The Karlovy Vary International Film Festival set sail on its 46th cinephilic voyage on July 1 with a screening of the opening-night film Jane Eyre and fireworks over the Hotel Thermal (the headquarters of the festival, and where a large part of the screenings are held). The festival closes on July 9 with Midnight in Paris. In between those dates there will be hours and hours of under-the-radar and greatest-hits offerings from previous festivals (Once Upon a Time in Anatolia, The Turin Horse, Eighty Letters, etc.), a number of retrospective/archival sidebars highlighting contemporary Greek cinema and the films of Sam Fuller, Denis Villeneuve, Jerzy Skolimowski, and others, and a slate of competition films. The trickiest thing about large festivals—after you get used the idea that it really will be impossible to see absolutely everything even if you don't sleep and learn how to teleport from screening to screening—is finding the right balance between countries/auteurs/old/new while always leaving room for the unknown, trotting off to those films you've absolutely never heard of. And so, in the hopes of maintaining some sort of equilibrium…
I saw my first film of the festival in the beautiful Karlovy Vary Theater, a traditional opera house that, for most of the year, serves as the main performance hall of the city. Playing as part of the tribute to Sam Fuller, The Naked Kiss opens with the bald, half-dressed Kelly (Constance Towers) repeatedly clubbing a man with a blunt object, the jazz score boiling and the camera mirroring her desperate swings with its own jagged movements. The opening moments evoke Herschell Gordon Lewis's brand of exploit, and though the rest of the film is more simmered down, it's in Fuller's characteristically bold fashion. Kelly is a prostitute who, upon arriving at Grantville and engaging in one last professional rendezvous (with Griff, the town cop played by Anthony Eisley), decides to go the way of Mother Teresa. She begins working at a hospital for crippled children, being a general do-gooder (giving a fellow nurse money to have her unplanned baby instead of an abortion) and falling in love with Grant (the town's handsome namesake and wealthy benefactor). Even when things are going well for Kelly (the sordid moments of the opening nearly forgotten), the sad, long expressionist shadows falling across nearly every frame and the darkness in the hollows of Kelly's angular cheekbones make it impossible to believe that the paradise she's walked into isn't two steps from turning into hell. This is a film riddled with doppelgangers: Candy, the woman who owns a seedy bar that serves as a front for a whore house, looks like an older, more run-down version of Kelly, and Buff, who works at the hospital, and a girl who works for Candy. The doubles who've embraced their baser, sick, more avaricious natures serve as further warnings of how close everyone is to giving in to the darkness. After Kelly's idyll is shattered into pieces, it can only ever be haphazardly glued back together again, for the shadows in people are constantly lurking and there is no earthly paradise.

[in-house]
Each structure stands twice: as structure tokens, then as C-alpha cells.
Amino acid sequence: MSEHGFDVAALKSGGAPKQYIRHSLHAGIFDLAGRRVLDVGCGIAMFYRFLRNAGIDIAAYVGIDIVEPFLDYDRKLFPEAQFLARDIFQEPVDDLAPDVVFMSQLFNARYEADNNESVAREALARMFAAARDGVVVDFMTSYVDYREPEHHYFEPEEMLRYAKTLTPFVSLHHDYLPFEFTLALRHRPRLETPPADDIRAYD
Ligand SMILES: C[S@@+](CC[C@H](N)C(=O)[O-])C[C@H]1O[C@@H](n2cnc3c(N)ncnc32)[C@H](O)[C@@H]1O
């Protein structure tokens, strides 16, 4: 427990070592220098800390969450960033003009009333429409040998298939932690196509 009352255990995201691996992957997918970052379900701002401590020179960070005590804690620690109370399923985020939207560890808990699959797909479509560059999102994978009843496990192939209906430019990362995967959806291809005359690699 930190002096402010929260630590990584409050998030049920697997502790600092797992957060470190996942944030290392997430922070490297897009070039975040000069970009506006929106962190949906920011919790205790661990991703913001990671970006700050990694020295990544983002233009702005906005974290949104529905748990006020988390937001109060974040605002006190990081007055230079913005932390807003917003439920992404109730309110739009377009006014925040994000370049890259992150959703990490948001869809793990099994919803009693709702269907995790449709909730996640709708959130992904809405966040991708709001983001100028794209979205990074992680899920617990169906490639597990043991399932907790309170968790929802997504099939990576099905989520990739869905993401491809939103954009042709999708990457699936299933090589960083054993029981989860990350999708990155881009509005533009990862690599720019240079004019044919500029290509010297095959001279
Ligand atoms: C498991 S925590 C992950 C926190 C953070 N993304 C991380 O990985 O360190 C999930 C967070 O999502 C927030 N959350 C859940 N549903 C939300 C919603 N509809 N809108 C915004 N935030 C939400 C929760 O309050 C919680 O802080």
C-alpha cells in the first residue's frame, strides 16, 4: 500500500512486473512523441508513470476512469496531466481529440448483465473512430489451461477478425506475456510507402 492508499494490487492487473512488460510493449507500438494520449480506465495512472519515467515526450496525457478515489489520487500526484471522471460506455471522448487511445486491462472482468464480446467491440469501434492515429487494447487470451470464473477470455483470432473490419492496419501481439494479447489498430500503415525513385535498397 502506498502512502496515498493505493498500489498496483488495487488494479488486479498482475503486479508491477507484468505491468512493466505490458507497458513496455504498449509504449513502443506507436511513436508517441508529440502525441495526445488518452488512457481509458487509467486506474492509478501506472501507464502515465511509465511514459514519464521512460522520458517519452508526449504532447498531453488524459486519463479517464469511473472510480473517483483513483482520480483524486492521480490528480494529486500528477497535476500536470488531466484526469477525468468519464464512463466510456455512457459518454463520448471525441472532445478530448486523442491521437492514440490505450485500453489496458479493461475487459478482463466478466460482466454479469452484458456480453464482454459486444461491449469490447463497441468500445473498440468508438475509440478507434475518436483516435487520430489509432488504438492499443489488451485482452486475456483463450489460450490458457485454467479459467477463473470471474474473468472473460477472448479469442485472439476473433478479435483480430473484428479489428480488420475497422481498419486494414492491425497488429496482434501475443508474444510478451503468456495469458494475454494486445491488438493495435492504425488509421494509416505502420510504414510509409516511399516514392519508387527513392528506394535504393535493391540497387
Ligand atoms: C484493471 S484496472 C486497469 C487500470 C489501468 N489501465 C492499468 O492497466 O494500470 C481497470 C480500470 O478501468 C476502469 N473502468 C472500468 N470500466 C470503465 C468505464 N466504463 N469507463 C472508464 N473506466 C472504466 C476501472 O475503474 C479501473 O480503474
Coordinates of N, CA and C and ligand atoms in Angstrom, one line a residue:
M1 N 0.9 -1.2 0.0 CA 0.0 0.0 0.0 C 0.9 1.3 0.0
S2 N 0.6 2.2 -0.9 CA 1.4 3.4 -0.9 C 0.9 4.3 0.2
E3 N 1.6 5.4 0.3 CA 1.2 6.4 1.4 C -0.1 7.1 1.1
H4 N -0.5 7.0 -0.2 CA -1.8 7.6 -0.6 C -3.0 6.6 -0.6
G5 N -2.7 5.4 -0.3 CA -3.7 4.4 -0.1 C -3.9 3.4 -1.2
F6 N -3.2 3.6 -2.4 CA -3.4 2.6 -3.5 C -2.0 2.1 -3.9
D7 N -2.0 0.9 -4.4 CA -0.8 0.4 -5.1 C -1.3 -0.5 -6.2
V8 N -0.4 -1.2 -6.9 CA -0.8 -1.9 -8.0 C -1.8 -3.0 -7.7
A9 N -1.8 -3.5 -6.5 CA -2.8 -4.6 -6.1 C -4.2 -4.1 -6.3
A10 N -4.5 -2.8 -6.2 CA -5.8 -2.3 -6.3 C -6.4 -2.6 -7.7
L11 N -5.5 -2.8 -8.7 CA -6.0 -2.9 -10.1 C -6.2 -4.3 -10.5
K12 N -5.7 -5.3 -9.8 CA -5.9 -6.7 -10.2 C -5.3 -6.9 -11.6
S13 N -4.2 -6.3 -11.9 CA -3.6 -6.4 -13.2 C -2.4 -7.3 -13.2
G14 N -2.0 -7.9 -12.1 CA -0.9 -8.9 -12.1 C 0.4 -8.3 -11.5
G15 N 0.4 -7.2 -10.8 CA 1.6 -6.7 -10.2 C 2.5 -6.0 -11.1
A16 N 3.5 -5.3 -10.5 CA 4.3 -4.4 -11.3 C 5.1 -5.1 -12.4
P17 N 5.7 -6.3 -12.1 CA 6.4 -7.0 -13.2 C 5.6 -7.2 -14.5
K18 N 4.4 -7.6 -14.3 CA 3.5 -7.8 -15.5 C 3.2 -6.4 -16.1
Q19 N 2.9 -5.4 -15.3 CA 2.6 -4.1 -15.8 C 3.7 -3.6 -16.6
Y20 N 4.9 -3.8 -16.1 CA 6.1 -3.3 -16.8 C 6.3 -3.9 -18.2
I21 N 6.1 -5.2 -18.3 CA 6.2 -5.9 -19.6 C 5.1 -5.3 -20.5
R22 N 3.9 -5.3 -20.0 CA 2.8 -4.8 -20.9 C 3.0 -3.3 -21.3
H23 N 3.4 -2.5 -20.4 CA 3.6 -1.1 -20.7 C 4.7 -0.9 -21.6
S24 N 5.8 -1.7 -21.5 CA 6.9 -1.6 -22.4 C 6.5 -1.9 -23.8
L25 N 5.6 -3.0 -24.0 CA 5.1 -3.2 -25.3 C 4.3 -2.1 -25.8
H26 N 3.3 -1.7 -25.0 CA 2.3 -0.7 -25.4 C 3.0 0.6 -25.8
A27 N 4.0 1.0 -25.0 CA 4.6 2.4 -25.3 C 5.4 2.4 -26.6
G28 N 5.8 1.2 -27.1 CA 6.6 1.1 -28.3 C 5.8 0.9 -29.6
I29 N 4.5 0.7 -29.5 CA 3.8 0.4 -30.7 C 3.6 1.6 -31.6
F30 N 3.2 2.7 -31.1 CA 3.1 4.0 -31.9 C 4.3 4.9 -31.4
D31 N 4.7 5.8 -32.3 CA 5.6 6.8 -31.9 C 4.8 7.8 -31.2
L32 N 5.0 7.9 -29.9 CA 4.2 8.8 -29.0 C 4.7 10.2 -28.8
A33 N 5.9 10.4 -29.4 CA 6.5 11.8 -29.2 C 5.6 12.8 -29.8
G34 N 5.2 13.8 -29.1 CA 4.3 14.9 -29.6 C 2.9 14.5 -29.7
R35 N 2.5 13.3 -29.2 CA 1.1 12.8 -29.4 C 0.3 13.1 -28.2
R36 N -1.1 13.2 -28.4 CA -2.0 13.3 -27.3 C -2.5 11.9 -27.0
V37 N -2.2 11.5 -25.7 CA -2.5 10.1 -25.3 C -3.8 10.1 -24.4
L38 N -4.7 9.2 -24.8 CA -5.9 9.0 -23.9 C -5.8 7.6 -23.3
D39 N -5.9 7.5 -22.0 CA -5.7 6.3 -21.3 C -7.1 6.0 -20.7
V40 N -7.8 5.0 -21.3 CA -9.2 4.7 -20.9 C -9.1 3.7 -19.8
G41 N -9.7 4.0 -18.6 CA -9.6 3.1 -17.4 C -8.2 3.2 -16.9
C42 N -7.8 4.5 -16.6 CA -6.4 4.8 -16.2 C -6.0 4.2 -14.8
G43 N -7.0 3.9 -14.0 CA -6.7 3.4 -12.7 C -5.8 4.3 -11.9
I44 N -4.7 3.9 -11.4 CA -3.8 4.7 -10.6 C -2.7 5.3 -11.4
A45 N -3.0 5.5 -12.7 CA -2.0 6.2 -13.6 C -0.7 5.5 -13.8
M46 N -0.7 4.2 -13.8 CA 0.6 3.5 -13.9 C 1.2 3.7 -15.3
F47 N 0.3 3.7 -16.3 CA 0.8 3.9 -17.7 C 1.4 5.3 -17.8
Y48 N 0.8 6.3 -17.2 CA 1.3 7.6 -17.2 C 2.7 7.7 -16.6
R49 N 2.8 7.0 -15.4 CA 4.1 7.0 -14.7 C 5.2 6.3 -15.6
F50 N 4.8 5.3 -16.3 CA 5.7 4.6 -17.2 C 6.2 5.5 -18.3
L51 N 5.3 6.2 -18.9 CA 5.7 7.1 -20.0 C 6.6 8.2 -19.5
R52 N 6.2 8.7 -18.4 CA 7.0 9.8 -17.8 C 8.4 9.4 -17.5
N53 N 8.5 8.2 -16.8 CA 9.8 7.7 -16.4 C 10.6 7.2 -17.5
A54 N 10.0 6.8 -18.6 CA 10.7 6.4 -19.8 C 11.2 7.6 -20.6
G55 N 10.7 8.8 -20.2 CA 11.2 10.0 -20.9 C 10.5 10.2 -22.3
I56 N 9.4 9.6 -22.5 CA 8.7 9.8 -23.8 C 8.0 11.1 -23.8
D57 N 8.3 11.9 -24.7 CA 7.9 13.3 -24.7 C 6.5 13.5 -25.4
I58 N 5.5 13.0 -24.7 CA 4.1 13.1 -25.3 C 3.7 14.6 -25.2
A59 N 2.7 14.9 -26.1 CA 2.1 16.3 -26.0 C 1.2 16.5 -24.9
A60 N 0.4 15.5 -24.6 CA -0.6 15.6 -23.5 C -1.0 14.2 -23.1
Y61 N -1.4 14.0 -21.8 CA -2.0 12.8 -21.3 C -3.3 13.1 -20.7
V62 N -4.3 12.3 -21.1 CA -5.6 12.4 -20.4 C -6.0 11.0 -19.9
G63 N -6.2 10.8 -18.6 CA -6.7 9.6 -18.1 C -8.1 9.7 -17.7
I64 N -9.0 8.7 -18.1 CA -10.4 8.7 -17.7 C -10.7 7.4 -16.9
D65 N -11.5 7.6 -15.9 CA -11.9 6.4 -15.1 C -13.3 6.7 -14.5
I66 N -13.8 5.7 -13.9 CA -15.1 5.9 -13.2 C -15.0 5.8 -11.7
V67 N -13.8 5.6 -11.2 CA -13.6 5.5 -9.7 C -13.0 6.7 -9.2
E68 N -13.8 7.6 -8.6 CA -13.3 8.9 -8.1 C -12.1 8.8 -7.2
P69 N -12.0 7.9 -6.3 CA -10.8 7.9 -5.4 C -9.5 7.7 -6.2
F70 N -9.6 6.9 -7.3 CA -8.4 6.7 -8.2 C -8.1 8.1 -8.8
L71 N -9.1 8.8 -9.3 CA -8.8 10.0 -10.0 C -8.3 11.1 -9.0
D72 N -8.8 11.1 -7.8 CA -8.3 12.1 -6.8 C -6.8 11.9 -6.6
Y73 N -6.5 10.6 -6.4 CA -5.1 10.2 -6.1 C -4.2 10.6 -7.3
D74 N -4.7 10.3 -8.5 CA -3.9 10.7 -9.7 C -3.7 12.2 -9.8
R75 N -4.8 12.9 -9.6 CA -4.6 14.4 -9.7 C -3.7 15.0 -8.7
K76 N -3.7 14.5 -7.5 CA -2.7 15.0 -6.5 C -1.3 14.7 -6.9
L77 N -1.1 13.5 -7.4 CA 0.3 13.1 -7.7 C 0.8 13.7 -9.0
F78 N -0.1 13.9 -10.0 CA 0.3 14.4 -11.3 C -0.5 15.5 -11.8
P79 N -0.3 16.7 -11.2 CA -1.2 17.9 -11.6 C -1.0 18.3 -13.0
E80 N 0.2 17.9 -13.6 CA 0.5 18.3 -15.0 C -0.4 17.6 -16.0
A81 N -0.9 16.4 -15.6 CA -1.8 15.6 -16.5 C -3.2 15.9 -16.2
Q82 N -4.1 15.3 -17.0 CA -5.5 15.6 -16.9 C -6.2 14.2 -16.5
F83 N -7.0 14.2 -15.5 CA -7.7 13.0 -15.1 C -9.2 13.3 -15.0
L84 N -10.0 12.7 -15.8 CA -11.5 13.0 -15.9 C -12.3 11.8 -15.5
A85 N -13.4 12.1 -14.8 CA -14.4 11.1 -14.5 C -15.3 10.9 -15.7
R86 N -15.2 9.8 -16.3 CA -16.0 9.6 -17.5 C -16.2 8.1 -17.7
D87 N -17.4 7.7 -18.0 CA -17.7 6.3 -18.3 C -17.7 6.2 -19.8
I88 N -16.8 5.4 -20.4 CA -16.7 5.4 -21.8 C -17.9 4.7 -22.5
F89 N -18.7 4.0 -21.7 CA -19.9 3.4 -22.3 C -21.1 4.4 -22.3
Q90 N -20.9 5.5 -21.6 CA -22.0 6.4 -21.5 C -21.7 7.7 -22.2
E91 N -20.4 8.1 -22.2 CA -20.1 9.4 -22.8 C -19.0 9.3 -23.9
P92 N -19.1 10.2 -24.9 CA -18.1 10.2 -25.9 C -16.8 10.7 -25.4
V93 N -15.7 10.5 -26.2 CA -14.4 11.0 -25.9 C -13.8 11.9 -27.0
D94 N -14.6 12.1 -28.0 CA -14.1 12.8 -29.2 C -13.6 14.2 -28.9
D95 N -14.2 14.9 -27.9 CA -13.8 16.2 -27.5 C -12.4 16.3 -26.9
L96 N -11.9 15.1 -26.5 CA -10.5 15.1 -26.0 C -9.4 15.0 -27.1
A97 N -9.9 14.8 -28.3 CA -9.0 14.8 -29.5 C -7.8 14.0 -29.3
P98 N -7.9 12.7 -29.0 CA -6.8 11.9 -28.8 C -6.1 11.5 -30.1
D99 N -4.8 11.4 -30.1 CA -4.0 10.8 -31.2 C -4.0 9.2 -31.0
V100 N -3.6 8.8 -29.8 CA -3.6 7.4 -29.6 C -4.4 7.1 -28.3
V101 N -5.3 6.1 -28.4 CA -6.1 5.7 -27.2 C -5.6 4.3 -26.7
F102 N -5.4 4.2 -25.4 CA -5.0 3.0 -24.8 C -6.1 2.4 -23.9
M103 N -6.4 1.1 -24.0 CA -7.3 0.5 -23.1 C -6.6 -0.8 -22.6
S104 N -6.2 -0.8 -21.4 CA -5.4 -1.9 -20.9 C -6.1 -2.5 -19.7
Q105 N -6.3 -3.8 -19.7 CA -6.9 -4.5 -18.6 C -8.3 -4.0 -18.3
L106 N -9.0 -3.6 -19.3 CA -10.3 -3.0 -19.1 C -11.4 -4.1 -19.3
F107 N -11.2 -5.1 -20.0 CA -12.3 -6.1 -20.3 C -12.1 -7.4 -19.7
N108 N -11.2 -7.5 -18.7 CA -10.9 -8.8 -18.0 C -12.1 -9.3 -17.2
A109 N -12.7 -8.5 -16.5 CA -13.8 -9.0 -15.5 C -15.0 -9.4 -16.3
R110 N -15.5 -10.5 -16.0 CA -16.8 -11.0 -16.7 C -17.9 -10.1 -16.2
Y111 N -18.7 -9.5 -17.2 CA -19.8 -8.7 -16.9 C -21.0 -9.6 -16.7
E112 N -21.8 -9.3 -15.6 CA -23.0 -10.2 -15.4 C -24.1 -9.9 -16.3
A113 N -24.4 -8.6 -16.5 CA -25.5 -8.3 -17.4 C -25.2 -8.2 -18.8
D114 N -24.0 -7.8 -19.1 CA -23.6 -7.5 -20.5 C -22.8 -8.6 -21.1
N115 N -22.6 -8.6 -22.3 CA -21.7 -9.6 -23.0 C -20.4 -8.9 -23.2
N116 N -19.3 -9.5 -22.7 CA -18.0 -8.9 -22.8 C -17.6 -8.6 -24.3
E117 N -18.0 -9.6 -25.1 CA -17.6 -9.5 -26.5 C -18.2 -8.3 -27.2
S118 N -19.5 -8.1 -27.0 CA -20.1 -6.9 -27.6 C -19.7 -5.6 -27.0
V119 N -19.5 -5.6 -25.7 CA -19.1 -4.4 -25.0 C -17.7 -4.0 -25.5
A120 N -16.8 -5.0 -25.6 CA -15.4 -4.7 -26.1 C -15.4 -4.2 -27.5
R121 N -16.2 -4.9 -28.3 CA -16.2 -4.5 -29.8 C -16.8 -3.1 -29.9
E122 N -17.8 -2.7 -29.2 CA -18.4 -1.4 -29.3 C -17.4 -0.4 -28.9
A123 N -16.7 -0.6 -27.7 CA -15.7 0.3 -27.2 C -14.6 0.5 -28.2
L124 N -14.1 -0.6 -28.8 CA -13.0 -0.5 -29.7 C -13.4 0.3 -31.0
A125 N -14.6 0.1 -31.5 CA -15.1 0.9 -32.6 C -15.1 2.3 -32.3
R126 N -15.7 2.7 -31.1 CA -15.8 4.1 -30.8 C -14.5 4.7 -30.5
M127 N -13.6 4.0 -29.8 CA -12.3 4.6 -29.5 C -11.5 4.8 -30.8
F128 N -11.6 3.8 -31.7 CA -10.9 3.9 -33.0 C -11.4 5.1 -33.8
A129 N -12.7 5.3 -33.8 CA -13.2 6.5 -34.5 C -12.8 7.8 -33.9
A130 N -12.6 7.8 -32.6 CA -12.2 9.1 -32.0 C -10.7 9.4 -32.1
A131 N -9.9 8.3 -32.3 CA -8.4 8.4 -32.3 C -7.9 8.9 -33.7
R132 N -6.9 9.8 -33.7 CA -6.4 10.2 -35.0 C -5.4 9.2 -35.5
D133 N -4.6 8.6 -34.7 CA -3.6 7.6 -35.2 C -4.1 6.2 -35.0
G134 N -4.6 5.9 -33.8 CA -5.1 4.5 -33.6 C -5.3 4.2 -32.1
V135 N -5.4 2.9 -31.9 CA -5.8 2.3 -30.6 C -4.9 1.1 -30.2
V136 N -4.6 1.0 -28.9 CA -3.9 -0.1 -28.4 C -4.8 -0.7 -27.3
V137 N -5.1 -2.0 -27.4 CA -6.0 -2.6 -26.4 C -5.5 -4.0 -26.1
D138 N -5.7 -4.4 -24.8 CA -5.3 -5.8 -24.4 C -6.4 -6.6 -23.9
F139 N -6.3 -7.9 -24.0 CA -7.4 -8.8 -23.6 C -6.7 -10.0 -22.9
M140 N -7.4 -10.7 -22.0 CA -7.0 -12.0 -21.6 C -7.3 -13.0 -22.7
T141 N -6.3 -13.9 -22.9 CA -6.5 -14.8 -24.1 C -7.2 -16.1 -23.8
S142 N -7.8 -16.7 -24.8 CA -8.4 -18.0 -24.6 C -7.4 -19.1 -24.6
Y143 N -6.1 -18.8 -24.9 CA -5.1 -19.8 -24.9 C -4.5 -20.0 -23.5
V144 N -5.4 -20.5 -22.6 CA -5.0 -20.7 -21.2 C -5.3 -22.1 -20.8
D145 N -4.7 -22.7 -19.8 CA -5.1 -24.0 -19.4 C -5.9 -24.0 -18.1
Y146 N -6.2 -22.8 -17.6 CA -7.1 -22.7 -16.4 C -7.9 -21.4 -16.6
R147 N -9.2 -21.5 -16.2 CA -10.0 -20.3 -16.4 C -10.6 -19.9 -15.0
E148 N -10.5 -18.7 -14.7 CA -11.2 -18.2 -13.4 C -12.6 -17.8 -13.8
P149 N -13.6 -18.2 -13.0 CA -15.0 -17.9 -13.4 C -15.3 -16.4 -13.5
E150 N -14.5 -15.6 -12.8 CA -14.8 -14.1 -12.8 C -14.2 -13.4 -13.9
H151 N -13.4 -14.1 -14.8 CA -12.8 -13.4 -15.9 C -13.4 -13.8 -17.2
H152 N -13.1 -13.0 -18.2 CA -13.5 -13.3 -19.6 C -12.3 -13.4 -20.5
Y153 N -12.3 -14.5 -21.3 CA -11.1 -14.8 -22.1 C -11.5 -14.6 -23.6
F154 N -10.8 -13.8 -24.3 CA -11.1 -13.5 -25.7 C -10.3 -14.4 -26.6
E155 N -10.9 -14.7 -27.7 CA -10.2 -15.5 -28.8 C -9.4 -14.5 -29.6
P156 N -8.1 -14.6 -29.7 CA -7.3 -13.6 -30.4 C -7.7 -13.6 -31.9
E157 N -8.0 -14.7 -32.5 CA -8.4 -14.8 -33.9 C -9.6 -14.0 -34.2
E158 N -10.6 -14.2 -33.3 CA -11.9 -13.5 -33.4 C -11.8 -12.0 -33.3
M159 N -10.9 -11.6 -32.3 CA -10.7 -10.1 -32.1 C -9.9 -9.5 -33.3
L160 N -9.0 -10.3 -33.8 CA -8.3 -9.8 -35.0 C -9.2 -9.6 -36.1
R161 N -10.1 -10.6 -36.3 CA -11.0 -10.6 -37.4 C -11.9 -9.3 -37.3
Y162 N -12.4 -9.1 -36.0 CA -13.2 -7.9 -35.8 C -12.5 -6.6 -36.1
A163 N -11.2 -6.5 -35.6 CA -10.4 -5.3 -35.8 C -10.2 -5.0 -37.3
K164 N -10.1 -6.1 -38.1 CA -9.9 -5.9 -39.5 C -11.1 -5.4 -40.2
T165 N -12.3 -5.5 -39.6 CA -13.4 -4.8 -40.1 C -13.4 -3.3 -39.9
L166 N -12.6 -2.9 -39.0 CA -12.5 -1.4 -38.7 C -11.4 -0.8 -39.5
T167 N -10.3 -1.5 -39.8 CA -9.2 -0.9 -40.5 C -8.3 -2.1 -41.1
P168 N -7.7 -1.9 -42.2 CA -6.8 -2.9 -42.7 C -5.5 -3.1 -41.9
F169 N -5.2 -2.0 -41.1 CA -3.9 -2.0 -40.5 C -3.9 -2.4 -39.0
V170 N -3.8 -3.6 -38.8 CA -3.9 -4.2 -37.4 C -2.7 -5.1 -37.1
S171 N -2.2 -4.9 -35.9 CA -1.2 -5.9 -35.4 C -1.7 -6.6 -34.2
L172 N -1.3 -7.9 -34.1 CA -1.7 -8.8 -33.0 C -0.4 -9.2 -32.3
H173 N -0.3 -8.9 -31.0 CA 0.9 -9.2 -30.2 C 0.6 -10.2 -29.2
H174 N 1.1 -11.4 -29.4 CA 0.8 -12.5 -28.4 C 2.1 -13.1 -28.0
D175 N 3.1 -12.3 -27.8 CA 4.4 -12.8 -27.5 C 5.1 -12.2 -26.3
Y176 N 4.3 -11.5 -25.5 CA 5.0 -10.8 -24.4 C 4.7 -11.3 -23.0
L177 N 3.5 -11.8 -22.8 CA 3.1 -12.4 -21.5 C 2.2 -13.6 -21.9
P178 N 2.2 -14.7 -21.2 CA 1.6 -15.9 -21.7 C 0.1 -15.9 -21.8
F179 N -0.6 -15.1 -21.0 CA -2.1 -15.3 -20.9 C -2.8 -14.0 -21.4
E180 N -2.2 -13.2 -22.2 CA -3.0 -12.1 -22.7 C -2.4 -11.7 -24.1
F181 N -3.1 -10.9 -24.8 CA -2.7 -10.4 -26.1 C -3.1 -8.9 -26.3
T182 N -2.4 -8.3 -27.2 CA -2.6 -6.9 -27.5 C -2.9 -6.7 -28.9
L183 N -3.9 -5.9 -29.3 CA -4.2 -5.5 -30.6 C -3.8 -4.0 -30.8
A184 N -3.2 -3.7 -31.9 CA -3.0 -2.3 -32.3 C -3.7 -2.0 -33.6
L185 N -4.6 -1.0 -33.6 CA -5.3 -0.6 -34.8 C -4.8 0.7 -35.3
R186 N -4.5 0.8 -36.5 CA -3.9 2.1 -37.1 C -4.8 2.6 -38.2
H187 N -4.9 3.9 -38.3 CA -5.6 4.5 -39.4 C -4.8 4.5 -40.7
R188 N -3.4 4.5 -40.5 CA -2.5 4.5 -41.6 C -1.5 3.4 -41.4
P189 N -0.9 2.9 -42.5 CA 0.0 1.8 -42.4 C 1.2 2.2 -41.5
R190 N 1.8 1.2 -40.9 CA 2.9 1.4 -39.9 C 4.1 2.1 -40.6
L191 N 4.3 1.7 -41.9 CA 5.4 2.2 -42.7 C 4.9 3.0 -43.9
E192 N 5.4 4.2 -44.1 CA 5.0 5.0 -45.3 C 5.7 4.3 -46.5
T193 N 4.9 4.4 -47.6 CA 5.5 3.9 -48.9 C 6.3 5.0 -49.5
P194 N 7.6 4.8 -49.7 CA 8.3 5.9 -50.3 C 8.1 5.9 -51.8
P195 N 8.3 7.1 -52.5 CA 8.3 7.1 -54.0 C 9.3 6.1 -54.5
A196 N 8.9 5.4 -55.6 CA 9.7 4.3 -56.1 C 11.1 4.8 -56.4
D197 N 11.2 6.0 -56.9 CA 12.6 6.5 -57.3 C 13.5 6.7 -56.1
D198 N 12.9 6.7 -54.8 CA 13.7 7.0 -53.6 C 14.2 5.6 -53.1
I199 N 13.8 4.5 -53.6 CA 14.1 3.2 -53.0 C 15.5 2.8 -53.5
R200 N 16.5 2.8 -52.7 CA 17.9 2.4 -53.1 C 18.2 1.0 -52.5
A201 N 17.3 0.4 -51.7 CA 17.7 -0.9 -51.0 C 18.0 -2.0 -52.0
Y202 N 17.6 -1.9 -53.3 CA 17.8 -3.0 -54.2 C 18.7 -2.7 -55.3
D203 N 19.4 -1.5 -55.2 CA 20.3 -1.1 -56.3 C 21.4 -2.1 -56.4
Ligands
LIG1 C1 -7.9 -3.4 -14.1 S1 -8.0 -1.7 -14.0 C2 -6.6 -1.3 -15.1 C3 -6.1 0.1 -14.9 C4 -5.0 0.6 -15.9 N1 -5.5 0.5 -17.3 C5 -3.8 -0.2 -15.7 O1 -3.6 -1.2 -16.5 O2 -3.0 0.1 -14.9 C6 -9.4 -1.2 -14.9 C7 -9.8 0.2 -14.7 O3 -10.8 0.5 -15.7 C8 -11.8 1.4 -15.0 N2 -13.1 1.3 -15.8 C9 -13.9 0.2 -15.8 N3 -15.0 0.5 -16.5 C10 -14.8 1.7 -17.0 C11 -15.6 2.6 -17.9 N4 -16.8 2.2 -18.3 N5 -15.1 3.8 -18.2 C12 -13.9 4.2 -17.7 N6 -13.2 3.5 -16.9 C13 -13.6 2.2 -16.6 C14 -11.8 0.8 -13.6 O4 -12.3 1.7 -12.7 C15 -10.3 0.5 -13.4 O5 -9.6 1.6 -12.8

Halfway through Denis Villeneuve's Polytechnique, it became necessary to pull myself out of the film to purposefully take notice of its stylistic choices. The formal rigor had all but washed over me because, within the space of its opening minutes, the hemorrhaging atmosphere of dread and oncoming violence creates a space of inescapable soul-sick horror. The film recounts the Montreal Massacre of 1989 (on December 6th, Marc Lépine opened fire at the École Polytechnique, killing 14 women, injuring 10 others in addition to four men). Early on, the never-referenced-by-name Lépine (Maxim Gaudette) writes his suicide letter/mission statement explaining that feminists have ruined his life (though he doesn't go into the details of how) and that he will seek revenge. Examining the hours leading up to the tragedy as well as its aftereffects on two of the victims, the film does not breech any new ground in exploring the nature or reasons behind violence. Much like the conclusions reached by other films probing the same subject, even if there's a “reason” to be found it can never be justified (Alan Clarke's Elephant doesn't bother providing any explanation at all, just showing violence to be pervasive and random, inherent in man).